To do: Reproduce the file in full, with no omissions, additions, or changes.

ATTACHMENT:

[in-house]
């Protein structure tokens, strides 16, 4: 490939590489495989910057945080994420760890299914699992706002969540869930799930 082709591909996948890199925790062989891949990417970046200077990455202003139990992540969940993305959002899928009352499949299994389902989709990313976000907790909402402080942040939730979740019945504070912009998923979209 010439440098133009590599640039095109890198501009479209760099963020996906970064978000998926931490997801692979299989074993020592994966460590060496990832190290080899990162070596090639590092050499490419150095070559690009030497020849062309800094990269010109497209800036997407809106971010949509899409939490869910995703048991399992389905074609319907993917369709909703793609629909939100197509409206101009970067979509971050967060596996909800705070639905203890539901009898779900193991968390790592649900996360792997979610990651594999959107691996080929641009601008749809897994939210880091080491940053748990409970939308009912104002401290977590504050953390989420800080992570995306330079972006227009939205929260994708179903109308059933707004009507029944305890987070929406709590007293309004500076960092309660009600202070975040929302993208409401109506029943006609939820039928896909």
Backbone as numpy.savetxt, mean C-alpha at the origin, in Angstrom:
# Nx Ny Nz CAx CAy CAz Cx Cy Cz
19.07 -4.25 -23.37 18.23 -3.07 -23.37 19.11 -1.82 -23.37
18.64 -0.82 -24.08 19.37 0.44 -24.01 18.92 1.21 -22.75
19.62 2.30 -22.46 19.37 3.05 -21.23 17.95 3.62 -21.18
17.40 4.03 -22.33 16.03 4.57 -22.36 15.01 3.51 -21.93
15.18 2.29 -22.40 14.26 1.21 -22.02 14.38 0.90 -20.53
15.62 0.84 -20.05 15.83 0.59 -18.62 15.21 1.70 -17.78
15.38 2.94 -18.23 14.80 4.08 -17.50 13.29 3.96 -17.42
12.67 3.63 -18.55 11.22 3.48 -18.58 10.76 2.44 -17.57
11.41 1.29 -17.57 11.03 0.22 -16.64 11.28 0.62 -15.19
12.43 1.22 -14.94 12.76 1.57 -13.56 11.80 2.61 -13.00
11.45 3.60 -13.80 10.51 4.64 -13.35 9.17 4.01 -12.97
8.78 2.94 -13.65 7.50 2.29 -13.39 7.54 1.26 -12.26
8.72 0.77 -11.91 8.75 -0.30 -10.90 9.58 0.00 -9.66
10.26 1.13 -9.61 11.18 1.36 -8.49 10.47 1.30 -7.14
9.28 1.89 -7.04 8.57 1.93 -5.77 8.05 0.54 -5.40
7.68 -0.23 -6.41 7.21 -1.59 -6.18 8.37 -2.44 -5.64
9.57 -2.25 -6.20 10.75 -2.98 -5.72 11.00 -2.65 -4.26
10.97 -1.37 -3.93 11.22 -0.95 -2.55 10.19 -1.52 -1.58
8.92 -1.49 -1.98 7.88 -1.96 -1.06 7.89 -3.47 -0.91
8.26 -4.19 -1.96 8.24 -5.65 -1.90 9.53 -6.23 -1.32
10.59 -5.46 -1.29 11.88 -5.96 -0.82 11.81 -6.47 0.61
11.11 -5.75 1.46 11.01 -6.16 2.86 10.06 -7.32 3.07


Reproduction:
[in-house]
């Protein structure tokens, strides 16, 4: 490939590489495989910057945080994420760890299914699992706002969540869930799930 082709591909996948890199925790062989891949990417970046200077990455202003139990992540969940993305959002899928009352499949299994389902989709990313976000907790909402402080942040939730979740019945504070912009998923979209 010439440098133009590599640039095109890198501009479209760099963020996906970064978000998926931490997801692979299989074993020592994966460590060496990832190290080899990162070596090639590092050499490419150095070559690009030497020849062309800094990269010109497209800036997407809106971010949509899409939490869910995703048991399992389905074609319907993917369709909703793609629909939100197509409206101009970067979509971050967060596996909800705070639905203890539901009898779900193991968390790592649900996360792997979610990651594999959107691996080929641009601008749809897994939210880091080491940053748990409970939308009912104002401290977590504050953390989420800080992570995306330079972006227009939205929260994708179903109308059933707004009507029944305890987070929406709590007293309004500076960092309660009600202070975040929302993208409401109506029943006609939820039928896909």
Backbone as numpy.savetxt, mean C-alpha at the origin, in Angstrom:
# Nx Ny Nz CAx CAy CAz Cx Cy Cz
19.07 -4.25 -23.37 18.23 -3.07 -23.37 19.11 -1.82 -23.37
18.64 -0.82 -24.08 19.37 0.44 -24.01 18.92 1.21 -22.75
19.62 2.30 -22.46 19.37 3.05 -21.23 17.95 3.62 -21.18
17.40 4.03 -22.33 16.03 4.57 -22.36 15.01 3.51 -21.93
15.18 2.29 -22.40 14.26 1.21 -22.02 14.38 0.90 -20.53
15.62 0.84 -20.05 15.83 0.59 -18.62 15.21 1.70 -17.78
15.38 2.94 -18.23 14.80 4.08 -17.50 13.29 3.96 -17.42
12.67 3.63 -18.55 11.22 3.48 -18.58 10.76 2.44 -17.57
11.41 1.29 -17.57 11.03 0.22 -16.64 11.28 0.62 -15.19
12.43 1.22 -14.94 12.76 1.57 -13.56 11.80 2.61 -13.00
11.45 3.60 -13.80 10.51 4.64 -13.35 9.17 4.01 -12.97
8.78 2.94 -13.65 7.50 2.29 -13.39 7.54 1.26 -12.26
8.72 0.77 -11.91 8.75 -0.30 -10.90 9.58 0.00 -9.66
10.26 1.13 -9.61 11.18 1.36 -8.49 10.47 1.30 -7.14
9.28 1.89 -7.04 8.57 1.93 -5.77 8.05 0.54 -5.40
7.68 -0.23 -6.41 7.21 -1.59 -6.18 8.37 -2.44 -5.64
9.57 -2.25 -6.20 10.75 -2.98 -5.72 11.00 -2.65 -4.26
10.97 -1.37 -3.93 11.22 -0.95 -2.55 10.19 -1.52 -1.58
8.92 -1.49 -1.98 7.88 -1.96 -1.06 7.89 -3.47 -0.91
8.26 -4.19 -1.96 8.24 -5.65 -1.90 9.53 -6.23 -1.32
10.59 -5.46 -1.29 11.88 -5.96 -0.82 11.81 -6.47 0.61
11.11 -5.75 1.46 11.01 -6.16 2.86 10.06 -7.32 3.07